Whether you already row or are considering rowing to keep in shape, lose weight, cross-train for another sport, compete on the water or rehabilitate from injury or surgery, rowing is the complete exercise for you.
Arms, legs, chest, back, abs—even your mind. Your whole body gets a complete workout from the efficient, rhythmic motion of rowing. Rowing is such a great exercise in so many different ways.
- Low-impact (easy on the knees and ankles)
- High calorie burner (because it uses so many muscle groups)
- Great for joint health (joints move through a wide range of motion)
- Upper body (completes the stroke)
- Lower body (the legs initiate the drive)
- Works the back and abs too!
- Superb aerobic fitness (great for cardiovascular fitness)
- Relieves Stress (for overall health and well-being)
This is different from the rowing you may have done as a kid in a rowboat. The difference lies in the sliding seat. Your legs compress and extend with every stroke—in addition to the more obvious work being done by the back and arms.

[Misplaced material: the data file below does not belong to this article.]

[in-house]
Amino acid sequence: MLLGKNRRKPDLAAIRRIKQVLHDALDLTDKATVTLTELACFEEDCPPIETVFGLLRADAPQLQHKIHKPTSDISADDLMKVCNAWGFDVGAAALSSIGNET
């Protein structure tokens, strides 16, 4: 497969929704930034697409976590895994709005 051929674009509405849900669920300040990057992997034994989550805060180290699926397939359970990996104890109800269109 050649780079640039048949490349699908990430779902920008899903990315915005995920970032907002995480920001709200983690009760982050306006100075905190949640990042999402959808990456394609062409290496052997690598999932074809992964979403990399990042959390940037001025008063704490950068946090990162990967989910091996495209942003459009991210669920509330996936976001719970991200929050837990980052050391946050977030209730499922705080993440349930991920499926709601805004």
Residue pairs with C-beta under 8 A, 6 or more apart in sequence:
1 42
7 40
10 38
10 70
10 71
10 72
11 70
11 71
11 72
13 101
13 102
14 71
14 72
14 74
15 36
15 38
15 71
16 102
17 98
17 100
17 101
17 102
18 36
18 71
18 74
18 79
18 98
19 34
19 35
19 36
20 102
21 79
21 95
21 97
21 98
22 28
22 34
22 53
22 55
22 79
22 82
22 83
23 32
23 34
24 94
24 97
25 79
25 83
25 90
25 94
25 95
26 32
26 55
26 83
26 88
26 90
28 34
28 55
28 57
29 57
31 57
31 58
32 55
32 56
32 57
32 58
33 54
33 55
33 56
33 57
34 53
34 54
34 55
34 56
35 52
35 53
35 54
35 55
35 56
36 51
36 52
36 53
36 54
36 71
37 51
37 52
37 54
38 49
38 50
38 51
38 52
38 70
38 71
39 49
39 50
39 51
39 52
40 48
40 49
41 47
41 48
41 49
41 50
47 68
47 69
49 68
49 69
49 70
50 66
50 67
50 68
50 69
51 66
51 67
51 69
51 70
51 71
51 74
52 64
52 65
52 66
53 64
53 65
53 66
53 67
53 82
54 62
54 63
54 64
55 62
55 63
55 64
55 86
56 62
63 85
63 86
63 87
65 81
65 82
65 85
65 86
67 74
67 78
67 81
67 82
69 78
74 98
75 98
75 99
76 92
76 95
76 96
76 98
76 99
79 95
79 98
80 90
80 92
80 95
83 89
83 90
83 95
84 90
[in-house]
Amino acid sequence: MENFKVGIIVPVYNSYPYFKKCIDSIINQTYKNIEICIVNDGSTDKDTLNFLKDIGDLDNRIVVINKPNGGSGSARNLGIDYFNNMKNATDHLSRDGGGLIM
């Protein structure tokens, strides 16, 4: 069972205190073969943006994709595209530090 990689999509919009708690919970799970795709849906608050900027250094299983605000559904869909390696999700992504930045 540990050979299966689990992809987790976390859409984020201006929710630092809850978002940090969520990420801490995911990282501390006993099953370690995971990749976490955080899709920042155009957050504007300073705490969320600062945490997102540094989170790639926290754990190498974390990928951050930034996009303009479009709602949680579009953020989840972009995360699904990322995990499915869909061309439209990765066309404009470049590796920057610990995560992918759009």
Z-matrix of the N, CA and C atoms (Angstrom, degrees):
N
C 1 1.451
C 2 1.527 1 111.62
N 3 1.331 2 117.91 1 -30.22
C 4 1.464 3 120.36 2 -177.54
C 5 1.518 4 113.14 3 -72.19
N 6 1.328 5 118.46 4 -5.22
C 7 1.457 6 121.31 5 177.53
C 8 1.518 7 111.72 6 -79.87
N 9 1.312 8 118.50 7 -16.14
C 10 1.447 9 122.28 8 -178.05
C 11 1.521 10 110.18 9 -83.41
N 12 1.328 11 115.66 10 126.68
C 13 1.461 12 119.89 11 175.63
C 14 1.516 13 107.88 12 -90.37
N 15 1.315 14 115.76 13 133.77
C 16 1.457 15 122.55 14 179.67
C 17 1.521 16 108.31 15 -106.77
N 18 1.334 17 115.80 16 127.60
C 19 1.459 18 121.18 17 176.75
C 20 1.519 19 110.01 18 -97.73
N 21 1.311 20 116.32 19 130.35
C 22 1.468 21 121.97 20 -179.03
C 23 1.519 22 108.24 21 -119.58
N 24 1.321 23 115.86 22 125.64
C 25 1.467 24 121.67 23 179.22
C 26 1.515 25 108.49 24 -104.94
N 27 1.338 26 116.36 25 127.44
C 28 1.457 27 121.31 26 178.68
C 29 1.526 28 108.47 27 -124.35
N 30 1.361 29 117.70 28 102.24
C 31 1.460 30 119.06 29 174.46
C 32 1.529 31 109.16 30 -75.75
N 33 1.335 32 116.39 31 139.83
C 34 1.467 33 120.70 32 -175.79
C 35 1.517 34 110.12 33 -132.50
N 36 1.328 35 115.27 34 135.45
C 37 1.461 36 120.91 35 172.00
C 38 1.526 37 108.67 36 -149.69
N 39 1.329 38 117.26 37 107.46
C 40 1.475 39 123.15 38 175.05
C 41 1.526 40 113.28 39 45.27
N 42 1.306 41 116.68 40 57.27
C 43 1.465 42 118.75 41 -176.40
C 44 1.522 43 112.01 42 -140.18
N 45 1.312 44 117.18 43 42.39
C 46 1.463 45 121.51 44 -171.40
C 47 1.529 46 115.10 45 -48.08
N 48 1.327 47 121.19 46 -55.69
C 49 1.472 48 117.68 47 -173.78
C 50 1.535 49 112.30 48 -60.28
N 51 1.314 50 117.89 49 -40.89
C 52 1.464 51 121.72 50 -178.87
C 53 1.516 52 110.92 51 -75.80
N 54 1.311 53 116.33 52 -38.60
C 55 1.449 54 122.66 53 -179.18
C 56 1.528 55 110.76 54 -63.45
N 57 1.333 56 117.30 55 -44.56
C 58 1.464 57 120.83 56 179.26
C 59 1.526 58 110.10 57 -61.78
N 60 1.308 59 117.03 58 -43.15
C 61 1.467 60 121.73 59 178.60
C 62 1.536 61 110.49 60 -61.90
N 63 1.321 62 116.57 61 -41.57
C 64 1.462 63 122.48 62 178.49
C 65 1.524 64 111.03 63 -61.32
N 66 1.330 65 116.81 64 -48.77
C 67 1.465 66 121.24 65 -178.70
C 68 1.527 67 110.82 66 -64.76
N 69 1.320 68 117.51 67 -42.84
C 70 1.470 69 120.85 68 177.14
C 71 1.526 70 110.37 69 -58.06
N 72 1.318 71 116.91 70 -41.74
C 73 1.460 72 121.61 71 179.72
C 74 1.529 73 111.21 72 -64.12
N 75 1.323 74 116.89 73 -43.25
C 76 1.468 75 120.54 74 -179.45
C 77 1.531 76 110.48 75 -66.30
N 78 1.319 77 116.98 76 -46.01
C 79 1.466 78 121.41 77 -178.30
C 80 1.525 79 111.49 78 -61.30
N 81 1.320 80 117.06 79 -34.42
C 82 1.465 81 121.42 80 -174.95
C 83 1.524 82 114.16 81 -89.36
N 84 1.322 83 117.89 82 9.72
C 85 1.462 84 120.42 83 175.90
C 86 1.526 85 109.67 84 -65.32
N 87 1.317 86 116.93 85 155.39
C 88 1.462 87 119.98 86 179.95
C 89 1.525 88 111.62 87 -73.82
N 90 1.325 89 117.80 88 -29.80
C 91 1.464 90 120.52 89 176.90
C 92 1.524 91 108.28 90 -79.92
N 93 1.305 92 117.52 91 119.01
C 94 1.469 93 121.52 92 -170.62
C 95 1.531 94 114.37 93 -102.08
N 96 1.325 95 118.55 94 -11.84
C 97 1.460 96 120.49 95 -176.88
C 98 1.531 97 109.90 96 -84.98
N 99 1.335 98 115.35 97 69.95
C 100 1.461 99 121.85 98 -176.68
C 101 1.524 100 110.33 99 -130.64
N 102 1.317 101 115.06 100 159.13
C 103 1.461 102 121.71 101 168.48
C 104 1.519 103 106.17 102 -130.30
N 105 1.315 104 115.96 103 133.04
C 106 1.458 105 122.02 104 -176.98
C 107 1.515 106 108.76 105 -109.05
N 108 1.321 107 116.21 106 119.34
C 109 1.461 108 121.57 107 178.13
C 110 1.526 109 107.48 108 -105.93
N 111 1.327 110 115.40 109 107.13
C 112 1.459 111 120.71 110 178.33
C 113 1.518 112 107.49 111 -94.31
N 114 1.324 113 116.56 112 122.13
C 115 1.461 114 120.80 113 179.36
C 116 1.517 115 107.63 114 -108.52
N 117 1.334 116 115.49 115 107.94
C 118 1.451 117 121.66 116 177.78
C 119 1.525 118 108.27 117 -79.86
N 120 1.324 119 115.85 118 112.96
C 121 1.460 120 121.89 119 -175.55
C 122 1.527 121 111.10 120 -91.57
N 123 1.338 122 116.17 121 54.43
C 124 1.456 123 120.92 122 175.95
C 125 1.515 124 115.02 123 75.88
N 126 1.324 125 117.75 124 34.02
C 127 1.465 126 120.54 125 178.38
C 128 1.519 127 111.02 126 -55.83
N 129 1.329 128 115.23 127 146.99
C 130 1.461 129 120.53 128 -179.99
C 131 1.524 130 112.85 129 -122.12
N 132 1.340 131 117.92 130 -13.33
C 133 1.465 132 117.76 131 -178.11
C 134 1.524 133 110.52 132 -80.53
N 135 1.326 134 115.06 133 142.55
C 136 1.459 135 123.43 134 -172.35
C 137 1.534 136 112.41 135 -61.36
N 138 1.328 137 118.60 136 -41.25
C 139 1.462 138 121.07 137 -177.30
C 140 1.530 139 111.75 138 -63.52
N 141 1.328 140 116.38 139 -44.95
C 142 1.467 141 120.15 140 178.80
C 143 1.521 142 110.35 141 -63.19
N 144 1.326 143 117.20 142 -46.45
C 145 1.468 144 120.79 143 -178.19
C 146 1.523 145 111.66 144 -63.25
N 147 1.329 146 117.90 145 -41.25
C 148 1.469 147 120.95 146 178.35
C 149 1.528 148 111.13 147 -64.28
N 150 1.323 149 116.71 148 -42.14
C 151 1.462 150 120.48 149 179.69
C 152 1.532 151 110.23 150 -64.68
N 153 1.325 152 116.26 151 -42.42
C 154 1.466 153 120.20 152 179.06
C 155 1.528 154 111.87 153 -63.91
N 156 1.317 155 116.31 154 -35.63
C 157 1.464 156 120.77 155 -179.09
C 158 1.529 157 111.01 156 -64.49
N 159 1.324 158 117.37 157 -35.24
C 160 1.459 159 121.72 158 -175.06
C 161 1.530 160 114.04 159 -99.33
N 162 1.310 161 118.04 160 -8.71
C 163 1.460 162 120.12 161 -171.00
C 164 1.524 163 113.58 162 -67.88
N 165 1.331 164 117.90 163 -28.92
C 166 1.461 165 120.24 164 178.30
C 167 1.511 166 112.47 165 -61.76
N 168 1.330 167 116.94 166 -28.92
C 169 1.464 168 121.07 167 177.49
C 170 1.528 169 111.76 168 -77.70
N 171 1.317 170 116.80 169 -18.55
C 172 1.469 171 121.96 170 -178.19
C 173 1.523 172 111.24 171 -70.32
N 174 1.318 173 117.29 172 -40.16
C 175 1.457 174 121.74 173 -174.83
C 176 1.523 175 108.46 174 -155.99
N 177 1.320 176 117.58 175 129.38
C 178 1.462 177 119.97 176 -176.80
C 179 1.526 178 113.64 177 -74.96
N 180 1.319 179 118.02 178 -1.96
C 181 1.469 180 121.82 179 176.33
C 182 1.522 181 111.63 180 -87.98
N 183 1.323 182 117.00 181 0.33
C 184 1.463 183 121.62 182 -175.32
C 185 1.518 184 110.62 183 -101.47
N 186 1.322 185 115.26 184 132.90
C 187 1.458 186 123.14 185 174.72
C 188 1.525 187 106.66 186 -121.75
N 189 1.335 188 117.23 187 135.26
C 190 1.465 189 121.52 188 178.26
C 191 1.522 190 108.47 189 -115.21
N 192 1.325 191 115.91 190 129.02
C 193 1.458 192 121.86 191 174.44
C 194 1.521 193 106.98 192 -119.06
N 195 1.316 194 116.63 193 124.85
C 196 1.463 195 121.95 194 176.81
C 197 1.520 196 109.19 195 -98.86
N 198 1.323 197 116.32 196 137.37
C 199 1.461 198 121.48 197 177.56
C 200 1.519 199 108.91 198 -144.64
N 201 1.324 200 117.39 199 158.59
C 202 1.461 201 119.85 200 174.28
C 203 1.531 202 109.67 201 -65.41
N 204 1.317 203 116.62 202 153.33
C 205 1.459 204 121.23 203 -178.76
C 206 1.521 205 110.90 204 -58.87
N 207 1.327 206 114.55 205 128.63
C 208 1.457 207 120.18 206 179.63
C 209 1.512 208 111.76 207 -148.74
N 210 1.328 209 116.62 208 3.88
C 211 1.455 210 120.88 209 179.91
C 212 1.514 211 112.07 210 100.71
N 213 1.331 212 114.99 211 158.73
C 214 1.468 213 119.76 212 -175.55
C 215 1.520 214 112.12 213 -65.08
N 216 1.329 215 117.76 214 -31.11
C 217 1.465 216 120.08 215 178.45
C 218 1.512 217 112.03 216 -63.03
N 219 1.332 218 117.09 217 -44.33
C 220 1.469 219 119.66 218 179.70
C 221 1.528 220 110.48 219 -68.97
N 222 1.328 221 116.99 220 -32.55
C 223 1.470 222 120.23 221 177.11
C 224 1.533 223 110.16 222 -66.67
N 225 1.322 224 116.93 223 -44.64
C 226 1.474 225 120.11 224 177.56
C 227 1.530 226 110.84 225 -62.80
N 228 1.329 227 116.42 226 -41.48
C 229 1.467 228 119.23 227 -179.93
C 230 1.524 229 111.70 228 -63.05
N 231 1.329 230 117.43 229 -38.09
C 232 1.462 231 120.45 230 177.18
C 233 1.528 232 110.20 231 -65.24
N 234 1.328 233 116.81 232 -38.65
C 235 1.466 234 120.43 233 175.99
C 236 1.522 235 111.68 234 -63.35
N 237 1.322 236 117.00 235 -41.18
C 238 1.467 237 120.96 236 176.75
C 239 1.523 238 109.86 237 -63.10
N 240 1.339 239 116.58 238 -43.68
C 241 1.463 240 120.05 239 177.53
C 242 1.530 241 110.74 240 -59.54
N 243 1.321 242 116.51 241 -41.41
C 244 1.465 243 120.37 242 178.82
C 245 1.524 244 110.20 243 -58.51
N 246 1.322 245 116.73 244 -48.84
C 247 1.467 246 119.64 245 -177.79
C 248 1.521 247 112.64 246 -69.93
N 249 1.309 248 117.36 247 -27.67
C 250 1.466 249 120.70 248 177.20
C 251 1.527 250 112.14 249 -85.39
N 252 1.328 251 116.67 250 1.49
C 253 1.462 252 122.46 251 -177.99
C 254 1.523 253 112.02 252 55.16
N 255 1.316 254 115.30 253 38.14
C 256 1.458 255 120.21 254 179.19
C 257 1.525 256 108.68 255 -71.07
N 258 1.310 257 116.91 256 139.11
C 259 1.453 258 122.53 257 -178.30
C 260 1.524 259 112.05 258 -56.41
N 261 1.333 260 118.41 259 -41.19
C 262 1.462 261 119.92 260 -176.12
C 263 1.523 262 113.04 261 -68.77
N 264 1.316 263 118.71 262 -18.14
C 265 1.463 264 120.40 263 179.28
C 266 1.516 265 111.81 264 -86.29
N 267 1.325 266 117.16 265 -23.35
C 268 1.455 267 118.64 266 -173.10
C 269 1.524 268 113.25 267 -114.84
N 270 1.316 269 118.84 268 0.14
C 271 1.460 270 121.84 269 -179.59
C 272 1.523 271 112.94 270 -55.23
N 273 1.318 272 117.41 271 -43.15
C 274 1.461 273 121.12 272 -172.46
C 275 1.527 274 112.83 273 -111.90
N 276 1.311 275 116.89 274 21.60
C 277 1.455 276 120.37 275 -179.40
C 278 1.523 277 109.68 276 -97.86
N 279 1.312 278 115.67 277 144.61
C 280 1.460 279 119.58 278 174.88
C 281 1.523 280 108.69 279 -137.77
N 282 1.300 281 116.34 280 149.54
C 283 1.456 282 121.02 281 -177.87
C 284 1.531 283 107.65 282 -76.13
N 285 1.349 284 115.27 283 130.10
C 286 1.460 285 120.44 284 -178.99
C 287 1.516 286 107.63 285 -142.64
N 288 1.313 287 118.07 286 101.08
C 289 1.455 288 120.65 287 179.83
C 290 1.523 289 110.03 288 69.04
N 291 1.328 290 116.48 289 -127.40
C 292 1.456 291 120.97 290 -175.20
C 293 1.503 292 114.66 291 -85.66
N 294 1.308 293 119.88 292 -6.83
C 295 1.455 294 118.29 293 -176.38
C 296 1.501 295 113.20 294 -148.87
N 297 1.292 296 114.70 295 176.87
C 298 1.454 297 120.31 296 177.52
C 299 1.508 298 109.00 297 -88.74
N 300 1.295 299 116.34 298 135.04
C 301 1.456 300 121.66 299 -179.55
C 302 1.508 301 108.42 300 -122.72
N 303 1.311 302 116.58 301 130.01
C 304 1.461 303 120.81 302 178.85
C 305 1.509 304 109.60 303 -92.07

Legs: You begin each stroke with your legs compressed and your shins vertical. You initiate the drive with the powerful muscles of your legs, and finish with your legs fully extended. Rowing promotes both strength and flexibility through this wide range of leg motion.
Arms: At the catch, your arms are outstretched; at the finish of the stroke, they have pulled the handle into your abdomen. As with the legs, this range of motion promotes both strength and flexibility.
Core: chest, back, abs: At the start of the stroke, the power of the legs is connected to the handle by means of the arms and the core muscles of the body. Then the back is more fully involved as it swings open through the middle of the stroke. Finally, the body is stabilized at the finish by the abdominal muscles.